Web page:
entrance. They gave a lusty cheer when
they caught sight of us and pressed forward
eagerly. Half a dozen bayonets flashed an-
grily and beat them back.

As we filed into the camp, the inquiry went

''Hello, boys ! Where are you from?**

*'Klingelputz," we called in reply.

"How long were you there?"

"Only a few days! Who are you?**

"The 'K. G.*s* **

The answer came in a unanimous roar ut-
tered with such vehemence as to startle our

"The 'K. G.*s?**' we repeated puzzled.
"What's that?'*

"The Kaiser's Guests ! Come along. You'll
soon understand.*'

In extending their vociferous welcome to
us each raised his tin bowl over his head, and



as we drew closer we saw inscribed on the
side of each bowl, according to official in-
structions, the two letters "K. G." I never
fathomed their true significance, but the
prisoners solved the problem to their own
satisfaction. Every man in Ruhleben was
facetiously identified as the ''Kaiser's Guest."


On that raw, marrow-chilling November
morning, our new home did not appear es-
pecially inviting, nor did the day seem a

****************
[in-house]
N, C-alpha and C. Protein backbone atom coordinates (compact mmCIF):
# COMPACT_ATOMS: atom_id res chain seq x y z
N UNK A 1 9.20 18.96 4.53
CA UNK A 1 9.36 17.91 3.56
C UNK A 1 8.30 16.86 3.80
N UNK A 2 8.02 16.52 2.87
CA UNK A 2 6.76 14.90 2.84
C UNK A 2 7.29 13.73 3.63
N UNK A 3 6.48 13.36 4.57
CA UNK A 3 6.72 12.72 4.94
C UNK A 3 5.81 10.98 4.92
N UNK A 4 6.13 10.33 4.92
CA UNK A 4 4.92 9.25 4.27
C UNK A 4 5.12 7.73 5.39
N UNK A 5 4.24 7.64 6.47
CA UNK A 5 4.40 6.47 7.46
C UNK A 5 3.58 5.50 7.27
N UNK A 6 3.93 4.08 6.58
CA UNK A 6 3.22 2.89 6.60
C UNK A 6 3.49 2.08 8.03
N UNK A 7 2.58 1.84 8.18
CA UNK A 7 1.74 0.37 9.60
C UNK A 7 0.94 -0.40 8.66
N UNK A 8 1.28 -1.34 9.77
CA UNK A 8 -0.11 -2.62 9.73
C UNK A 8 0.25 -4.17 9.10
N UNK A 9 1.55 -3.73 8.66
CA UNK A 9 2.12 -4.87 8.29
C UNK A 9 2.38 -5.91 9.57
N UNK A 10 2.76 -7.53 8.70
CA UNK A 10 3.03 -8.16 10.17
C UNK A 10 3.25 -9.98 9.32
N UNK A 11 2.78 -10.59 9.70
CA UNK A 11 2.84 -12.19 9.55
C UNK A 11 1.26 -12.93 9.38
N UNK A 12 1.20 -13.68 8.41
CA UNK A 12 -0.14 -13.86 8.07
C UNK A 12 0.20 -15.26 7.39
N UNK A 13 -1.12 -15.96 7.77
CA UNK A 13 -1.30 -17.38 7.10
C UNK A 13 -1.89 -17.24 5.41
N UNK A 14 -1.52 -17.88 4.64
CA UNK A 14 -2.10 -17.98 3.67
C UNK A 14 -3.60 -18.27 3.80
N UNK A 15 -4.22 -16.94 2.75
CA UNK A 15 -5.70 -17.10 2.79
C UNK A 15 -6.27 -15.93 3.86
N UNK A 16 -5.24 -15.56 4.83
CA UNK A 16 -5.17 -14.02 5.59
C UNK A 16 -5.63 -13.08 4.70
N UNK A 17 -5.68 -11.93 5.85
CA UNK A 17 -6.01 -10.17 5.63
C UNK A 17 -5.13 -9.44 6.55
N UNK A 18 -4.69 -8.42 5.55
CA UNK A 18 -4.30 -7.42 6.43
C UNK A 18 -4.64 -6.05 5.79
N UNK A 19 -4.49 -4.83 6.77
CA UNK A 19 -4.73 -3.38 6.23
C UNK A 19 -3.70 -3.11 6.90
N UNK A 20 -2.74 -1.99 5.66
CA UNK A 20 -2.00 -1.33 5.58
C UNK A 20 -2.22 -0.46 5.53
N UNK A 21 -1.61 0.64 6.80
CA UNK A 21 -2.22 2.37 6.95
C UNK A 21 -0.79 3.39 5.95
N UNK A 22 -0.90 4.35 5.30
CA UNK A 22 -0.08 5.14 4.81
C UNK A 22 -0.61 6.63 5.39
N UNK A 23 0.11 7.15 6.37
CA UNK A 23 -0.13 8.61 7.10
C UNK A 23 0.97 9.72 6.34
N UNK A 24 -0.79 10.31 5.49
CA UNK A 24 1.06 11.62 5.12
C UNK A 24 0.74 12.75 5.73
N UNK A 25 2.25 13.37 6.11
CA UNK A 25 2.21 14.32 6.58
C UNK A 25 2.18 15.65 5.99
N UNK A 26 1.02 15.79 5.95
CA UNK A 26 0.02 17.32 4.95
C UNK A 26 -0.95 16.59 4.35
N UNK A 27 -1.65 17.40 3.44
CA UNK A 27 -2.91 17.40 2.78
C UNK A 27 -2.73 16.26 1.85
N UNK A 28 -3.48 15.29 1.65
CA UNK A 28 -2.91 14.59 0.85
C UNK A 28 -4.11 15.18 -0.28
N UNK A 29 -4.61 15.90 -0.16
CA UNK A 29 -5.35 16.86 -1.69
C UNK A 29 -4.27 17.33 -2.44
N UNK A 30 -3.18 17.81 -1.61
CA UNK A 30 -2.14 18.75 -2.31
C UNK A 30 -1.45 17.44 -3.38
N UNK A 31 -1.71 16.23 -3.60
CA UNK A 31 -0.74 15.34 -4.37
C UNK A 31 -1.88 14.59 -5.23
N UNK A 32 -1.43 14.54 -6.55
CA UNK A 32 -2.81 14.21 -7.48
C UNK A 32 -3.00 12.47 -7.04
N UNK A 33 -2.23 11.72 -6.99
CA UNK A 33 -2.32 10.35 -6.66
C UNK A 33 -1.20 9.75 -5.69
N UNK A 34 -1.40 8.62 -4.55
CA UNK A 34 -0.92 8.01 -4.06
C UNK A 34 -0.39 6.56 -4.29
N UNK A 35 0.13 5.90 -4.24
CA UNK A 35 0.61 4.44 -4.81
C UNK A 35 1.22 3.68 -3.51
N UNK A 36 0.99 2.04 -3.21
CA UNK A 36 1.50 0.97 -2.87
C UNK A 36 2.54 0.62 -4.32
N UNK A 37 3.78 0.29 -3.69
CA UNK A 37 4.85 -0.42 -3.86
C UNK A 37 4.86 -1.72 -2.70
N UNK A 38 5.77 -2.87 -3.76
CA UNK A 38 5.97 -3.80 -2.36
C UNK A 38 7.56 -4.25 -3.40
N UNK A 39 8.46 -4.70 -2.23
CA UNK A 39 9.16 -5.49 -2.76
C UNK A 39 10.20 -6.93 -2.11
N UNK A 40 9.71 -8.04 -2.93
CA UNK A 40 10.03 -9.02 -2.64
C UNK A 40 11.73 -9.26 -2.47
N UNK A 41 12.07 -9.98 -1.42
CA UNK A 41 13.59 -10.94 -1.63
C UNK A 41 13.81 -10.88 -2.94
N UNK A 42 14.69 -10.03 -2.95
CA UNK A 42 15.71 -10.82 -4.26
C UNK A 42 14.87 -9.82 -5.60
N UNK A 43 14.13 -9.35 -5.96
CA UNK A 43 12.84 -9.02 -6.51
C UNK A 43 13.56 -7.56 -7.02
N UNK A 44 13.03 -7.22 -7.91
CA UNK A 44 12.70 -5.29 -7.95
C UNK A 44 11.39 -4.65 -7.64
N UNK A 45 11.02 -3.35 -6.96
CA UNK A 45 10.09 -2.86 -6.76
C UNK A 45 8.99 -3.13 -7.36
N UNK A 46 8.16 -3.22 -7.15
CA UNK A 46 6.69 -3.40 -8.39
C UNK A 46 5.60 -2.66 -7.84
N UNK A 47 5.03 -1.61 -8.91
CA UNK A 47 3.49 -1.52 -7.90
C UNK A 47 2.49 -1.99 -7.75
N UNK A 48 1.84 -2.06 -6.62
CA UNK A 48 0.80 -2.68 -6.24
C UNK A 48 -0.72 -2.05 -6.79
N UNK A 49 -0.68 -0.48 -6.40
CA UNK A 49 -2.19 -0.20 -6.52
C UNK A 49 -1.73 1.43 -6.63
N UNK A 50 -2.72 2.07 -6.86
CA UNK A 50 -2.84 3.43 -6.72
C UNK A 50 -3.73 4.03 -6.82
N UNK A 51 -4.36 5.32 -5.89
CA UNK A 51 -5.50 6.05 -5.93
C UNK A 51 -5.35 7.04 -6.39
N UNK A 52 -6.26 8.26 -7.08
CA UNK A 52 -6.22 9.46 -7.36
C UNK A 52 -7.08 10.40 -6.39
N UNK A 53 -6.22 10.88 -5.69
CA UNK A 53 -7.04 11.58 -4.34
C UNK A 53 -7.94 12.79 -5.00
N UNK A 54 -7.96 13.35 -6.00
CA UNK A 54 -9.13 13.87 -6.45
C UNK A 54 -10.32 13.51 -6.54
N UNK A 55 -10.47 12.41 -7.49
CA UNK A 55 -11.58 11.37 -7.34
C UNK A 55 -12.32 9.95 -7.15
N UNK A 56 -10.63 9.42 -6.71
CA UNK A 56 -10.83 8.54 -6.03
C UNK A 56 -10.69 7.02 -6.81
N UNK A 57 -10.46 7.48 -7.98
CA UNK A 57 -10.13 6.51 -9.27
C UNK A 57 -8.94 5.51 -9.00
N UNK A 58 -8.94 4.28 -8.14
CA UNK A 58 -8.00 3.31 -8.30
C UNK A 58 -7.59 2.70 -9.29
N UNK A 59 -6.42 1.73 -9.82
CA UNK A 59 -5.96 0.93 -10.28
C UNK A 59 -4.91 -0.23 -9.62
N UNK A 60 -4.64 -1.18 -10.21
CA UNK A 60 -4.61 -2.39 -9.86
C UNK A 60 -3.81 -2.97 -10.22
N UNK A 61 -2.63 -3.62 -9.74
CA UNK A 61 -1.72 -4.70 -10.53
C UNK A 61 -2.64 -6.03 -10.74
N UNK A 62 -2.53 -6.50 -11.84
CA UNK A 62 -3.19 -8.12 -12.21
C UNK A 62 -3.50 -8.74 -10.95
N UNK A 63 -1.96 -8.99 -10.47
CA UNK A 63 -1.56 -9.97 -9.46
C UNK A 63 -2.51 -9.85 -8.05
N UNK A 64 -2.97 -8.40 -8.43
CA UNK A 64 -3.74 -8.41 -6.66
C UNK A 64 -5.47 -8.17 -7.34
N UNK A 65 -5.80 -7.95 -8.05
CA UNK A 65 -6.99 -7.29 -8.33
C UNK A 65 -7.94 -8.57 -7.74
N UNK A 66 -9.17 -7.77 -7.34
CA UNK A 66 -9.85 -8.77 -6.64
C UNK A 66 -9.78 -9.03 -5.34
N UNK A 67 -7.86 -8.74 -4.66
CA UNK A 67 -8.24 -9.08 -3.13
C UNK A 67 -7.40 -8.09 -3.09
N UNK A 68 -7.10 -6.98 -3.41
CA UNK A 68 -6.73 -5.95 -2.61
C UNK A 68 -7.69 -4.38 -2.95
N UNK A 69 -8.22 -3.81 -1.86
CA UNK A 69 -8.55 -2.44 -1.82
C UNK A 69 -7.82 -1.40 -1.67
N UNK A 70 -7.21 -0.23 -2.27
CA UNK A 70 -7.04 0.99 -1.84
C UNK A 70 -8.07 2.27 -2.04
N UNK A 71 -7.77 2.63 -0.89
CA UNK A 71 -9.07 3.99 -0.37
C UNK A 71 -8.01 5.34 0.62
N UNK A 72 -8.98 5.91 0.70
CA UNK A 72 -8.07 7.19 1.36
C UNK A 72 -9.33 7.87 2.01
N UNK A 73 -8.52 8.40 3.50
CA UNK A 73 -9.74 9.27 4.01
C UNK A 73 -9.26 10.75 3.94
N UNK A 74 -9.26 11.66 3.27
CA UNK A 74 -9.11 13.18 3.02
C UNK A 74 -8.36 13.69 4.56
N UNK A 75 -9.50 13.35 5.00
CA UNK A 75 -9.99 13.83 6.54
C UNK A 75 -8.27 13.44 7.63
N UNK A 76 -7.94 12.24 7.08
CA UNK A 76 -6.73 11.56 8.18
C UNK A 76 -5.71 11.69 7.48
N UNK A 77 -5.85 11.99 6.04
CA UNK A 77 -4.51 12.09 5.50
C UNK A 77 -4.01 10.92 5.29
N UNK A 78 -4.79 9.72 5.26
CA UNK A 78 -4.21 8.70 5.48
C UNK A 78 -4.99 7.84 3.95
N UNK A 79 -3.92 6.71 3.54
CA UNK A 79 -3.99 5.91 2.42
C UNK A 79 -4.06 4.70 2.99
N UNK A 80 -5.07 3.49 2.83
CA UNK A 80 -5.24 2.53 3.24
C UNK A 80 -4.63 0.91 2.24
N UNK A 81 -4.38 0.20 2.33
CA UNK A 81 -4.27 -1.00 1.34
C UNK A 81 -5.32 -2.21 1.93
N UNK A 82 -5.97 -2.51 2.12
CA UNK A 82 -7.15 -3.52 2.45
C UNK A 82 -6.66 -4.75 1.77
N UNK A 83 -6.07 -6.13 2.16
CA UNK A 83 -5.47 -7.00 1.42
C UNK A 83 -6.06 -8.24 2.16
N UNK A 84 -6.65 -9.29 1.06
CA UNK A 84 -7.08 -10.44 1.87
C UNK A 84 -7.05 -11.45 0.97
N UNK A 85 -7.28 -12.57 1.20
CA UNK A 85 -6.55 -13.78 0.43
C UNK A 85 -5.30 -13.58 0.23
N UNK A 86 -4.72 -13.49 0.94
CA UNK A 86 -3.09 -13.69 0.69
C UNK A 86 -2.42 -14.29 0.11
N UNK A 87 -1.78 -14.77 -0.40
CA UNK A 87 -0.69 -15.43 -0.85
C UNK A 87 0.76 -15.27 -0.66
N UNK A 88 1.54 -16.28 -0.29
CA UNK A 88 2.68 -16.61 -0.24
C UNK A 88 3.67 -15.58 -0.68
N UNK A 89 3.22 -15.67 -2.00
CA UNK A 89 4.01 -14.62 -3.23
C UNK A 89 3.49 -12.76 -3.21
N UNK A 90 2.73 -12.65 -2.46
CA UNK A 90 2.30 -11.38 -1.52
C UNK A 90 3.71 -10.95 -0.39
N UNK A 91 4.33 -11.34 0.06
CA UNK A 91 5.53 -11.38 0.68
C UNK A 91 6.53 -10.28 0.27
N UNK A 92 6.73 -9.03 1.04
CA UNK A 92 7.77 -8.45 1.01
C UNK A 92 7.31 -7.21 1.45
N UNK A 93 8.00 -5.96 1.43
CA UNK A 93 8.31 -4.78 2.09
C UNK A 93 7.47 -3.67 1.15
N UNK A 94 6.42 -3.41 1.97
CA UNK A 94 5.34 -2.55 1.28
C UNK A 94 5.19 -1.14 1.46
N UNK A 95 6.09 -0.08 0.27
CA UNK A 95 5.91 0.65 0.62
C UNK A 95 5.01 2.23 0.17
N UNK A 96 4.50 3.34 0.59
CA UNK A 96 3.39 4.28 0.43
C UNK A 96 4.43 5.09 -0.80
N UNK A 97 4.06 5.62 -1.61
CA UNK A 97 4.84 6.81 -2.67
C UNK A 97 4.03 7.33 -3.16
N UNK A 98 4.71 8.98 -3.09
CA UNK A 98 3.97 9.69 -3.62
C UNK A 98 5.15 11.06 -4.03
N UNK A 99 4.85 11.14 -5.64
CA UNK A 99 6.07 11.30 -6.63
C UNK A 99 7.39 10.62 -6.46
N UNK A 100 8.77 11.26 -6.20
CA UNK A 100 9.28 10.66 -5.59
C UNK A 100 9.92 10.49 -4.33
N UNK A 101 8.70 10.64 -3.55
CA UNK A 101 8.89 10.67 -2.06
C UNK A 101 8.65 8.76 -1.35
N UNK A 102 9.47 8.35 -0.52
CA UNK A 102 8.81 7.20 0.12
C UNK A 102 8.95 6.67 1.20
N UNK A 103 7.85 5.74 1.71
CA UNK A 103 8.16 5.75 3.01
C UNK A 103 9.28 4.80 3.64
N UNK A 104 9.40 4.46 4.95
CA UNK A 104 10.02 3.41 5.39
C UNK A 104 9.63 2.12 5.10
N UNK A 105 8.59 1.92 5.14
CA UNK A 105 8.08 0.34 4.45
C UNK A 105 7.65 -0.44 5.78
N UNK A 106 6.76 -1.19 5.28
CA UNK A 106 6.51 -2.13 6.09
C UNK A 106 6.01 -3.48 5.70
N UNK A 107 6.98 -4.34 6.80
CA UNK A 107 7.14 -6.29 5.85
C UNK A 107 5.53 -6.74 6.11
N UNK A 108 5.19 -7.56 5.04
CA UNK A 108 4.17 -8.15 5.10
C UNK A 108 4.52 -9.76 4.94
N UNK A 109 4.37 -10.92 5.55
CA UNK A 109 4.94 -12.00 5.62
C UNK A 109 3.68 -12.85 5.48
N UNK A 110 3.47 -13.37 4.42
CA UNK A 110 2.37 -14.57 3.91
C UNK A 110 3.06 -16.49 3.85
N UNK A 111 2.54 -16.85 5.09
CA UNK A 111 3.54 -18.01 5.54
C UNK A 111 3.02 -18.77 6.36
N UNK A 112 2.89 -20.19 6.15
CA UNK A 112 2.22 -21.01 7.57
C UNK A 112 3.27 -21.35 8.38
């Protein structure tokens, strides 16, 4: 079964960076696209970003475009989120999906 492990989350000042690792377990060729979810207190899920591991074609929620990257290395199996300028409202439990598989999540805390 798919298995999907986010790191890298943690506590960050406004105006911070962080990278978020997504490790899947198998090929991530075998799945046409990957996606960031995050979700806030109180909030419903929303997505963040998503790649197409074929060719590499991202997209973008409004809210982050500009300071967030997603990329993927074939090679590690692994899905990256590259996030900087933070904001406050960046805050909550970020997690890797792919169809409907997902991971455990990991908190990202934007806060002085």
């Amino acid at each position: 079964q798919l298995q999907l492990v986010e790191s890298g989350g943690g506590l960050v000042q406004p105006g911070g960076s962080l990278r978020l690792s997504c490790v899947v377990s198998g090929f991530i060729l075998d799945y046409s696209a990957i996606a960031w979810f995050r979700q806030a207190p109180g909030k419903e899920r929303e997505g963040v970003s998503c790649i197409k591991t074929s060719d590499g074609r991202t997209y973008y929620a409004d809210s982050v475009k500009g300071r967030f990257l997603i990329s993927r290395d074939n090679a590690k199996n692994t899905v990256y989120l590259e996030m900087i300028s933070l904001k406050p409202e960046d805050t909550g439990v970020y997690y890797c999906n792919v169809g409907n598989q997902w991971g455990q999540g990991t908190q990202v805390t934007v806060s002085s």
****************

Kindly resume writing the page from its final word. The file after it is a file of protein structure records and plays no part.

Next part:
happy augury for our future welfare. We
stamped our feet in the slush, and swung
our arms vigorously in desperate efforts to
beat some warmth into our quivering bodies.
Then an Englishman, the Captain of the
Camp, strode up and piloted us to the quar-
ters that were to be our hom'e for so many
dreary months.

And what quarters ! It is difficult to give
a convincing picture of the camp site, but one
might compare the racecourse at Epsom
with that at Ruhleben. The latter is every
whit as exposed and certainly quite as
dreary. Upon the occasion of a big race
meeting, when the vcourse was flanked with
throngs of gaily attired fashionables, and



the weather was warm and sunny, it did, no
doubt, present an animated and inviting as-
pect. But in the dawn of that drab Novem-
ber morning it was about as attractive as a
muck heap.

The internment camp was not spread over
the entire course. At that time the British
prisoners were penned into a small corner —

1 3 4 5 6 7 8 9 10 11 12 13 14 15 16 17 18

Online LibraryHenry Charles MahoneyInterned in Germany → online text (page 1 of 18)